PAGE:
You can only reconstruct it from the fragments.

It was 1979. I was a Psychology student. The last thing I wanted was to “discover” myself, I wasn’t interested in how child development works and although I respected anyone for doing so, the last thing I wanted to do was look after people with mental handicaps. What interested me was normality and its definition. Who decides? What criteria do they use? How do you know when something is not normal?

It didn’t take me long to find R.D. Laing. He was one of the “anti Psychiatrists” who doubted whether insanity even exists. A patient refers, and says she is worried about being blown up by an Atom bomb. After two decades or more of the Cold War, is she mad? Laing talks about “intelligibility”, by which any thought can be seen as sane if you can see it within the framework of the person doing the thinking. He talked about Language, and the way that we construct the world through it. He called it a game, because it had rules. And winners. It’s a complicated game. It ties us in knots. Words can only point to things, like a finger pointing at the moon.

Punk was over. The initial blitzkreig of shock had fizzled out into a pastiche of mock anger. Stupid and empty posturing that would eventually show its true colours in the dressing-up games of the Kings Road and the New Romantics.

One day when I was in the Students Union office (we did Ents) there was a promo LP on the desk. That was standard for any bands who happened to be on tour and wanted extra venues. It was a Doll By Doll album. In those days you were either Punk (or New Wave) or you were “rockist” which meant you played guitars loudly and probably allowed drum solos during your concerts. This was neither. It was certainly guitar-y and very loud, but the songs were about the weirdest of topics. The singer had an amazing voice – deeply resonant, but more heavy metal than Johnny Rotten, if you know what I mean. And he was singing about an absurdism of the everyday world. He was putting complex poems to music: “When a man dies, his portraits change”.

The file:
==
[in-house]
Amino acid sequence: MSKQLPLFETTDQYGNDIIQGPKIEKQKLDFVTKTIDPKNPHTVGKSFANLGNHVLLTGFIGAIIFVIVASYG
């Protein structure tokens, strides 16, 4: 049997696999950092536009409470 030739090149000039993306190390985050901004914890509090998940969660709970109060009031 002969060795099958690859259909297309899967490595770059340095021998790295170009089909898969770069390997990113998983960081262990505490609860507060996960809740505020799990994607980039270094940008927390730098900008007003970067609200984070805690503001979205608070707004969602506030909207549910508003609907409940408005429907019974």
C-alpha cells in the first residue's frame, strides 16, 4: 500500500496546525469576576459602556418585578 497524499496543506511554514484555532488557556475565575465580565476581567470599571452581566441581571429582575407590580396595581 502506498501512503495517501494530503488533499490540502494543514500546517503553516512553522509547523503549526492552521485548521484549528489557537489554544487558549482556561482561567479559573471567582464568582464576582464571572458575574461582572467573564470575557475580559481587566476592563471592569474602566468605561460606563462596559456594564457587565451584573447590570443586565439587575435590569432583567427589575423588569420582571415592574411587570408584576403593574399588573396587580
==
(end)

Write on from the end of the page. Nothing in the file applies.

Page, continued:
If I recall correctly we used the huge budget of a student rag week gig to cover the cost of booking them. It was an ill-matched affair. A bunch of drunken Eric Clapton-loving students who would have gone to anything that particular night. And we used the chance to give them Doll By Doll, just because we wanted to hear what they sounded like live :-/

I kept going. Next it was Doll By Doll’s “Remember” album, It was the cover that got me. I had to research it much later to find out more, but I was looking at an image of the poet/playwright Antonin Artaud in a pose of tortured, restrained anguish. Time to learn about Absurdism.

They sang about Issues, about inner torment, mental illness, sordid under-bellies of cities. They gave proceeds from their gigs to anti-Psychiatry foundations (including one of Laing’s).

In London, probably 1980 or 1981, I got another chance to see them. Afterwards I walked home from Camden to Hackney because I wanted to hear the encores and I couldn’t afford a taxi. No such thing as a night bus back then. It was a pilgrimage. And I would walk five hundred miles…

But we lost touch.

Then around 1994 I found a CD in a record shop in Cambridge. It was a solo effort from the lead singer, one Jackie Leven, and the title alone “The Mystery of Love (Is Greater Than the Mystery of Death)” was enough. Then maybe two or three tracks in, he sings a song with the starting lines:

Like young Irish men in English bars
the song of home betrays us

What an analogy. It was beyond language and the mere meaning of words. I felt it rather than heard it. First came the fear, the fact that you were an outsider. The fact that when you opened your Irish mouth, the local cockney geezers would have you. Then came the second feeling. The weird comforting sensation of an Irish pub in a foreign city, all the more bizarre in its comfort given that you have fled from the same thing back in Ireland.

Every CD included poetry and a list of bars that gave him shelter and comfort (the Free Press gets a mention). How could I not be impressed by James Wright “A Blessing” (1960):

Suddenly I realize
That if I stepped out of my body I would break
Into blossom.

or Louis MacNeice’s “Autobiography” (1940) about the death of his mother from TB when he was 5 years old:

When I was five the black dreams came;
Nothing after was quite the same.
Come back early or never come

Add to that pointers to e.e. cummings, Antonio Machado, Rainer Maria Rilke and Robert Bly, and the debt grows large indeed. Last night when I wrote this the snow was swirling in a blizzard around the house. Straight away, a reminder of Jackie’s rendition of W.B. Yeats’ “mad as the mist and snow”.

I saw Jackie Leven play live at least three times after that. Each time he was magnificent. He would tell the funniest surreal anecdotes. His voice was soaring. His presence, even in a small stage setting, was immense.

Jackie died from prostrate cancer last November. I just wanted to thank him for educating me.